9 July 2014
On my sister’s and my bedroom wall when we were little hung “THE LORD IS THY SHEPHERD THOU SHALT NOT WANT.” A recurring thou shalt not, but with an altogether kindlier meaning.
There were lots of things we ought not to do as children:
Put your elbows on the table.
Cross your legs in church. (In fact, hardly ever cross your legs – I could never understand this; does it have a hidden unexplained meaning?)
Always answer letters promptly.
Don’t speak until spoken too, and never interrupt.
Curtsey to very old ladies.
Sit up straight, don’t slouch.
Absolutely no trousers except for riding. No shorts: a divided knee-length skirt for tennis and lacrosse.
No games, or outings to the cinema on Sundays.
Long hair to be plaited.
Don’t eat raw meat or you will get worms. (Even cooked ham was suspect. Spam was ok provided it was all eaten up the same day.)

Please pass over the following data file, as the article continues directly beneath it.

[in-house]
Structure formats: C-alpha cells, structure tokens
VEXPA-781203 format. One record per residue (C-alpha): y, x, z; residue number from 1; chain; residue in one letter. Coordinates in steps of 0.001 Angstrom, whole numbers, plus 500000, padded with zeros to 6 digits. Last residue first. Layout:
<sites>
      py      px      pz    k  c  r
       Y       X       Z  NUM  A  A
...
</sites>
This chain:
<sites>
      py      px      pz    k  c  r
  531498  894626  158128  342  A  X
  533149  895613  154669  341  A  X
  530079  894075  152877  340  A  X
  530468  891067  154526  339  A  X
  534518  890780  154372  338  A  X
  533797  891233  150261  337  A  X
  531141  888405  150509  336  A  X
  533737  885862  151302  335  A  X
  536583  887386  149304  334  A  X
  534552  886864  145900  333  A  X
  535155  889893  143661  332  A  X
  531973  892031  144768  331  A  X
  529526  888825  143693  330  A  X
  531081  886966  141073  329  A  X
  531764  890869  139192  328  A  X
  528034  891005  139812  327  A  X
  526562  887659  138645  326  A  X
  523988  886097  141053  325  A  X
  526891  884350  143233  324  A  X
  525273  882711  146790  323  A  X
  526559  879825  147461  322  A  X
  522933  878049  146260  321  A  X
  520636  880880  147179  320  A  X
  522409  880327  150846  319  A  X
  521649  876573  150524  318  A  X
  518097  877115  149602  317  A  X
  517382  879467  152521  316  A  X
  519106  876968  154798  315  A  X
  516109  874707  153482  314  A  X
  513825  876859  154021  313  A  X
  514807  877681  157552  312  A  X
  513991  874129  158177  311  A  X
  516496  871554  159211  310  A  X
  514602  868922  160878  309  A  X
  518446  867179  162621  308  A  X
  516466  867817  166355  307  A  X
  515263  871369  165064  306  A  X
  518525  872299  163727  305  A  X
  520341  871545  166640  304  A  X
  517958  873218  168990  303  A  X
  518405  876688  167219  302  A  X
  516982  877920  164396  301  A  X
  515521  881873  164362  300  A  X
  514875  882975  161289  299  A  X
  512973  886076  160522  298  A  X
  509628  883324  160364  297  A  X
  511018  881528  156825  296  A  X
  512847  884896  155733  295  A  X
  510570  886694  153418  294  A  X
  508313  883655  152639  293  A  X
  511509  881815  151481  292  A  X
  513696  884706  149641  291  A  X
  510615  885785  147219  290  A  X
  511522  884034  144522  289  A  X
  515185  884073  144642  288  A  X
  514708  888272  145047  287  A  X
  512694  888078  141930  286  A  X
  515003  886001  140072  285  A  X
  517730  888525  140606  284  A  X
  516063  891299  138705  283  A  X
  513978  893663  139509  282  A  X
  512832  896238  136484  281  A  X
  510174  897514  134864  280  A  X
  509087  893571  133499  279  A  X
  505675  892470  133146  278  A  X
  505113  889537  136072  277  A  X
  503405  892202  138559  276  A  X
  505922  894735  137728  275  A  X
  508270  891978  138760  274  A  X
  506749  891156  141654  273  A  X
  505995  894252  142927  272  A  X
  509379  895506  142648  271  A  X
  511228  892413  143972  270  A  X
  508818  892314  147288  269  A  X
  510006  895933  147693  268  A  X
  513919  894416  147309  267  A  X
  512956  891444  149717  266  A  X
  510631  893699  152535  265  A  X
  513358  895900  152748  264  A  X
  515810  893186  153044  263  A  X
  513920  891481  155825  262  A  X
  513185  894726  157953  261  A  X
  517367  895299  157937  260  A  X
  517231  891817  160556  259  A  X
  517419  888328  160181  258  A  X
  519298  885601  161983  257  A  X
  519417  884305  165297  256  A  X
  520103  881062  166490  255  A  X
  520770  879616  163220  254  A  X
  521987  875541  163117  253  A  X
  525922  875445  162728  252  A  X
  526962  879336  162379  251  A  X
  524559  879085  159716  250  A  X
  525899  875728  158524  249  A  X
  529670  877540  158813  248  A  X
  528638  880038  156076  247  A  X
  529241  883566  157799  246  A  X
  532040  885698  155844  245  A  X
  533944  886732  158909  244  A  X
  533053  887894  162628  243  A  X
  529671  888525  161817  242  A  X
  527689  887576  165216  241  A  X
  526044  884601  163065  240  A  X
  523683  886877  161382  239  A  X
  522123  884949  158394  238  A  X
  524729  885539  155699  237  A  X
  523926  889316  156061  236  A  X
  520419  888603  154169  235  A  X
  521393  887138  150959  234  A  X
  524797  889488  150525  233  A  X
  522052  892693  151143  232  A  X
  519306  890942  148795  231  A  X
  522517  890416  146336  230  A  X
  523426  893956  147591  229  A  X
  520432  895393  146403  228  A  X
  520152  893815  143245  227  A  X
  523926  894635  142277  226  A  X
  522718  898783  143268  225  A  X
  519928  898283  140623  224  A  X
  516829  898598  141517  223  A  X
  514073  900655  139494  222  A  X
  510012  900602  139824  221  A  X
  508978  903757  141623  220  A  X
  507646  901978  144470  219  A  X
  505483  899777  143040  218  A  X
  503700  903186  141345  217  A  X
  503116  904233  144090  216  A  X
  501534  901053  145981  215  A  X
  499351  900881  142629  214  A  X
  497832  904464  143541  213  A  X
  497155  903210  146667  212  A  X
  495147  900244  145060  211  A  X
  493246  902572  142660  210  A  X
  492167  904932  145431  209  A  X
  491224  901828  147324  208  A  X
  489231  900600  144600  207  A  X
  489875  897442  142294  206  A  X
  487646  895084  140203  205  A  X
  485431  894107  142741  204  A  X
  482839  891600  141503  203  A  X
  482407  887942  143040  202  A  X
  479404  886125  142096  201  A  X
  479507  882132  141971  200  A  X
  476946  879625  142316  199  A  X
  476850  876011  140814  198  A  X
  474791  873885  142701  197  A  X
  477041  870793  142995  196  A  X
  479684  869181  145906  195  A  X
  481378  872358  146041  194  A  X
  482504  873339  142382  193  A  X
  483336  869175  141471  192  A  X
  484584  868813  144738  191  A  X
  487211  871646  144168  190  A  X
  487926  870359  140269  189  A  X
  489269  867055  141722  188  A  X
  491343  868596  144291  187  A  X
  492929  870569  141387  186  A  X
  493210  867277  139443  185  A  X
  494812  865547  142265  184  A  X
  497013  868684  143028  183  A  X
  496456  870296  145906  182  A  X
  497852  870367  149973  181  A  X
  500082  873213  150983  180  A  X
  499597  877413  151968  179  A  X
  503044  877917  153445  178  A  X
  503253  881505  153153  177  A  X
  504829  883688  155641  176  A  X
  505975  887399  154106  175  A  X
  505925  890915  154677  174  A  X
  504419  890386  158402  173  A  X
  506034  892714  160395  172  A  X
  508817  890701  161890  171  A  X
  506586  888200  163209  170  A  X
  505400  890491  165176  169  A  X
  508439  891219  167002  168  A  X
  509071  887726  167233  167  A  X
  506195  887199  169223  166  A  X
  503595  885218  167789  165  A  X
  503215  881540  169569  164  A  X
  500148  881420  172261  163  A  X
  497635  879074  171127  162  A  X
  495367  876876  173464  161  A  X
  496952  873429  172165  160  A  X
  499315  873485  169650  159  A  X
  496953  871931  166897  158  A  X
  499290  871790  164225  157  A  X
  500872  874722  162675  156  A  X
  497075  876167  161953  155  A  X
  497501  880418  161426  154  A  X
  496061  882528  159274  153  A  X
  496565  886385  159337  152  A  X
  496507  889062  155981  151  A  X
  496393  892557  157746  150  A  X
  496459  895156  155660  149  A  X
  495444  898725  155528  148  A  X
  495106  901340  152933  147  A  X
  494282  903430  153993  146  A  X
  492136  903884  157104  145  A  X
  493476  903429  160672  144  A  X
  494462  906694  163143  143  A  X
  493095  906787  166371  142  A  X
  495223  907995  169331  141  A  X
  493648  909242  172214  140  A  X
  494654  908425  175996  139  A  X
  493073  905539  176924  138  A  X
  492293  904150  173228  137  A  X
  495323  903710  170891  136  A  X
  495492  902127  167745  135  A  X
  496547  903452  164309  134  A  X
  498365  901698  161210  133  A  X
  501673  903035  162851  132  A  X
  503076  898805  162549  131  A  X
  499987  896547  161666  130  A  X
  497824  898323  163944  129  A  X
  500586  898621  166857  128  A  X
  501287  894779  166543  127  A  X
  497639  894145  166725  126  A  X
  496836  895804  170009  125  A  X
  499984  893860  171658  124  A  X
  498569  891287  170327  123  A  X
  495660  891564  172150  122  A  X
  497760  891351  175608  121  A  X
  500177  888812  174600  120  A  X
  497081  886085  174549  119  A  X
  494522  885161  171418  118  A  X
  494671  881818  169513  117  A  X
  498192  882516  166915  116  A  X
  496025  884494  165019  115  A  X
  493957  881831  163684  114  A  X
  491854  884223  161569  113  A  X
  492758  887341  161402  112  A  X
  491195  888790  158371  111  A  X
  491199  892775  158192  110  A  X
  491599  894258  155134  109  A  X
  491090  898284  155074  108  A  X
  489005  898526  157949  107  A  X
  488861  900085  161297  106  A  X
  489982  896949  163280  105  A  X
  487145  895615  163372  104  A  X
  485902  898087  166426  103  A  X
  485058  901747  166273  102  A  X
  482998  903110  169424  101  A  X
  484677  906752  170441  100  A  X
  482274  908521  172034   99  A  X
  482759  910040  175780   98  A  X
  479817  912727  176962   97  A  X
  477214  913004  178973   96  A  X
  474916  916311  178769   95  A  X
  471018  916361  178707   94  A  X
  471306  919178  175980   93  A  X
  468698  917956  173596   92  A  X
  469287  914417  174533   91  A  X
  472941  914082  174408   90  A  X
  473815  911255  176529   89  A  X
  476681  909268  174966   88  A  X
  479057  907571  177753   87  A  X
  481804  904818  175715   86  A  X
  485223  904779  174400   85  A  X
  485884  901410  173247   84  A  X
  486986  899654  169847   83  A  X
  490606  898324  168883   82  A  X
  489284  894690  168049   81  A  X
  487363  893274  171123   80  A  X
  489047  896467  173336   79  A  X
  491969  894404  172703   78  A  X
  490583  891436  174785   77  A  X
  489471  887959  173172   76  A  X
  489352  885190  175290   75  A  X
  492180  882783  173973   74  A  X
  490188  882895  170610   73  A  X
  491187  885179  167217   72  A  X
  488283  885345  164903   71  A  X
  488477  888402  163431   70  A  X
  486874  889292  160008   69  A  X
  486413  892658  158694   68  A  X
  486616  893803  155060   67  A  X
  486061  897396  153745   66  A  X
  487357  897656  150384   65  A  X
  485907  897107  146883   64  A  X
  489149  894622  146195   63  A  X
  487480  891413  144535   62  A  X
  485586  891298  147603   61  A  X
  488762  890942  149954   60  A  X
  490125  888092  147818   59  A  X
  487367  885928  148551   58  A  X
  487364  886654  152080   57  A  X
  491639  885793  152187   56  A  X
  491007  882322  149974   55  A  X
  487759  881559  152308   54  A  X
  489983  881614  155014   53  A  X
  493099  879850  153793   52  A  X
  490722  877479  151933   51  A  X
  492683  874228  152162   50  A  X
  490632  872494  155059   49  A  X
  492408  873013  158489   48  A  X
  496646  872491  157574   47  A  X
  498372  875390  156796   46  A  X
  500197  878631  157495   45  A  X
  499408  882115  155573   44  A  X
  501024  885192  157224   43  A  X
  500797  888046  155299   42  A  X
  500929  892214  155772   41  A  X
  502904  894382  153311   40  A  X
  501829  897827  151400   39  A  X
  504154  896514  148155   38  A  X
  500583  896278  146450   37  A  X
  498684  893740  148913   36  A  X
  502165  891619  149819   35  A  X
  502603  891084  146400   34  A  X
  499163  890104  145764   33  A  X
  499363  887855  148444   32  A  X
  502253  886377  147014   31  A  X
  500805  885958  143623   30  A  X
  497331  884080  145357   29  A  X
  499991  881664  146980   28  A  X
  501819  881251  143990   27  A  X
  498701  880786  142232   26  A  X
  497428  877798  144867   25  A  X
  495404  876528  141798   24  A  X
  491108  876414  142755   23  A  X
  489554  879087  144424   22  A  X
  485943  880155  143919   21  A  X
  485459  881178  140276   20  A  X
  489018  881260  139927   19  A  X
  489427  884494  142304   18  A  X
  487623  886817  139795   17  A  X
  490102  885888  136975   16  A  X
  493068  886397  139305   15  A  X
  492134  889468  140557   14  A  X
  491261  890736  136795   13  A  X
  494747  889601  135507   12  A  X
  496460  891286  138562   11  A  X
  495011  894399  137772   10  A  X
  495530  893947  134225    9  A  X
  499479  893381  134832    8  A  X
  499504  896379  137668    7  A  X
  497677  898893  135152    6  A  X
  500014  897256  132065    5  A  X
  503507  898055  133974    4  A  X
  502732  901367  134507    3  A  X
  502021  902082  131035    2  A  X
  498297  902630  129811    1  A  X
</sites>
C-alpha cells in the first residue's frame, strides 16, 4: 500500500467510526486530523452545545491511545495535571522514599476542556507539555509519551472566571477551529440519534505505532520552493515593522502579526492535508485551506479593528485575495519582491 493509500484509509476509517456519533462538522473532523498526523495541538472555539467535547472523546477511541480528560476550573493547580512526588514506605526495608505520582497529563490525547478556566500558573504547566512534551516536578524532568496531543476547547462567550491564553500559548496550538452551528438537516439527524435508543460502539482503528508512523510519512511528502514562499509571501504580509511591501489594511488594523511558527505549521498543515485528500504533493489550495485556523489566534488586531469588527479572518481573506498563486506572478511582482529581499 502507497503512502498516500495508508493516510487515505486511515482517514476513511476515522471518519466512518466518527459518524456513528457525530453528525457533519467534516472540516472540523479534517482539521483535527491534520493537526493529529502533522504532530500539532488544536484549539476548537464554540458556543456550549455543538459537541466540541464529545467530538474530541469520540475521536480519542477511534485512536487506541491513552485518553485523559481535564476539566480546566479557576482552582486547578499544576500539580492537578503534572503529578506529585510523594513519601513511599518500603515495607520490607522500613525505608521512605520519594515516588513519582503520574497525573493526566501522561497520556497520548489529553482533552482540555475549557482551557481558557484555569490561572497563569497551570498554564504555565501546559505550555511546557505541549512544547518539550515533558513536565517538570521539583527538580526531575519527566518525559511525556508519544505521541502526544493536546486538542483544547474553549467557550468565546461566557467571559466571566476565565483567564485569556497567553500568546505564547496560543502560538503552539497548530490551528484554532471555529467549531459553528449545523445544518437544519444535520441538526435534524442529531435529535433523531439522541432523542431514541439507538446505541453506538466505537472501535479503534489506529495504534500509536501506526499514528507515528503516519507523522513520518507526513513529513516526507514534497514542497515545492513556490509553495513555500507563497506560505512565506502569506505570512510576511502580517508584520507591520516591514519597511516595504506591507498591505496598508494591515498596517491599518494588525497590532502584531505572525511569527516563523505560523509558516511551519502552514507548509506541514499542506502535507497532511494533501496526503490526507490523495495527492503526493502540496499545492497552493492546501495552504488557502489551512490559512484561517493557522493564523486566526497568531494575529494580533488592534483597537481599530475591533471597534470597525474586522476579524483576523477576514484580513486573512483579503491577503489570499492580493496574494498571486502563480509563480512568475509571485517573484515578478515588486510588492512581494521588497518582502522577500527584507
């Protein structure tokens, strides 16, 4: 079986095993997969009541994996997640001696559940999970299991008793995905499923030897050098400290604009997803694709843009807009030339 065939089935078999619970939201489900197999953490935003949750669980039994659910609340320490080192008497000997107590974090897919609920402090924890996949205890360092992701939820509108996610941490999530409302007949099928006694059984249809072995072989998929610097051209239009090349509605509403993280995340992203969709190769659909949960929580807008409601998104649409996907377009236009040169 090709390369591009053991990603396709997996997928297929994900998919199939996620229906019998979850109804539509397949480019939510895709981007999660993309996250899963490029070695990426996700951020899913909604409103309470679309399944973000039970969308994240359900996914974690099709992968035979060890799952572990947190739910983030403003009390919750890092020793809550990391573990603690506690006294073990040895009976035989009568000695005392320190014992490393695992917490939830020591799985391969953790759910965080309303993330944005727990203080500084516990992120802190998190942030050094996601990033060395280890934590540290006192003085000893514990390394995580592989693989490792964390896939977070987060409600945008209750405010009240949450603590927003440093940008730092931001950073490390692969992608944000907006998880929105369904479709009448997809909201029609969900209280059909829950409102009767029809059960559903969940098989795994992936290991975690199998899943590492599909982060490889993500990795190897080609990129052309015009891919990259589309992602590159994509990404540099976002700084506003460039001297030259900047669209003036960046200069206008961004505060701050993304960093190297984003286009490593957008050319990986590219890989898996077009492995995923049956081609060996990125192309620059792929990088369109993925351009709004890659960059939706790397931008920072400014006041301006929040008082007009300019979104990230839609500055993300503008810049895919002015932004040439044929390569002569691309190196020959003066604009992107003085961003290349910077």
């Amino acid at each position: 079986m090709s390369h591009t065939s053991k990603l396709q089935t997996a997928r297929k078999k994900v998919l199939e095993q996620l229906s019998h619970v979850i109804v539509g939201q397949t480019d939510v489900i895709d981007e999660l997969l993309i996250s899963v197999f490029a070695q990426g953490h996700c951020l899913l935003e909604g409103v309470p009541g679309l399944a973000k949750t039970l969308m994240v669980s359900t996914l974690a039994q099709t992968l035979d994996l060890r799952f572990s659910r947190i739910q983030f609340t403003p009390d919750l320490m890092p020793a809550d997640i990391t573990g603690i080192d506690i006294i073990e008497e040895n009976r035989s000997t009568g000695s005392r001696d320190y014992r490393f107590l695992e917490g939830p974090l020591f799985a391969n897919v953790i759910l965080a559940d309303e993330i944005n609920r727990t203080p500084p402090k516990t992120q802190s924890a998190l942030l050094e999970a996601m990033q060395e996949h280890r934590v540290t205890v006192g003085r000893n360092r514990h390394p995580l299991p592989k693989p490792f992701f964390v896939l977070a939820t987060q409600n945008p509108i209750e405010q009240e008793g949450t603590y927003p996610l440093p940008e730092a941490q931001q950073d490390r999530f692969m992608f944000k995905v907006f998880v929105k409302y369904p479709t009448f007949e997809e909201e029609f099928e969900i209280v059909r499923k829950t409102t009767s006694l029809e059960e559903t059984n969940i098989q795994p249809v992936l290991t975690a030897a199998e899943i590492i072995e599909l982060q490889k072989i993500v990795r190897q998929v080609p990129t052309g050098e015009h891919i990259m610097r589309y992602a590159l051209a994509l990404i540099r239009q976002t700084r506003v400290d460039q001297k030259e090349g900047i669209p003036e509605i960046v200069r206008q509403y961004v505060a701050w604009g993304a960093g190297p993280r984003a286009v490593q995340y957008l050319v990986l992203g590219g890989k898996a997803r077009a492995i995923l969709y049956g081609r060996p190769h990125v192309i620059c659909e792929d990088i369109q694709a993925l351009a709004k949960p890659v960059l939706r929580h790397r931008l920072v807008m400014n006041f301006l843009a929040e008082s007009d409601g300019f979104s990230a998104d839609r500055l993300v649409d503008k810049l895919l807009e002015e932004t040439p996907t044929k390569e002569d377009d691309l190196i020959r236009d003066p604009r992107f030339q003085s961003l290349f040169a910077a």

On the other hand, there were many things that we ought to do:
Keep a pan specially for hard-boiling eggs (or you’ll get warts).
Wash kale at least 5 times.
Hunt for earwigs in globe artichokes – preferably BEFORE cooking.
Boil the kettle properly and pour it immediately on to the tea leaves. And leave it to stand – but don’t stew it!
“Real jewelry, dear, or not at all.”
Make sure you always have clean knickers on; you may have an accident in the street. (Talking of knickers, always carry a safety pin in case your knicker-elastic breaks.)
I’m sure I’ve forgotten a few dozen; can anyone add anything else? No mention of hygiene, dental or otherwise, strangely.
The enigmas of the English language and boy-friends came later.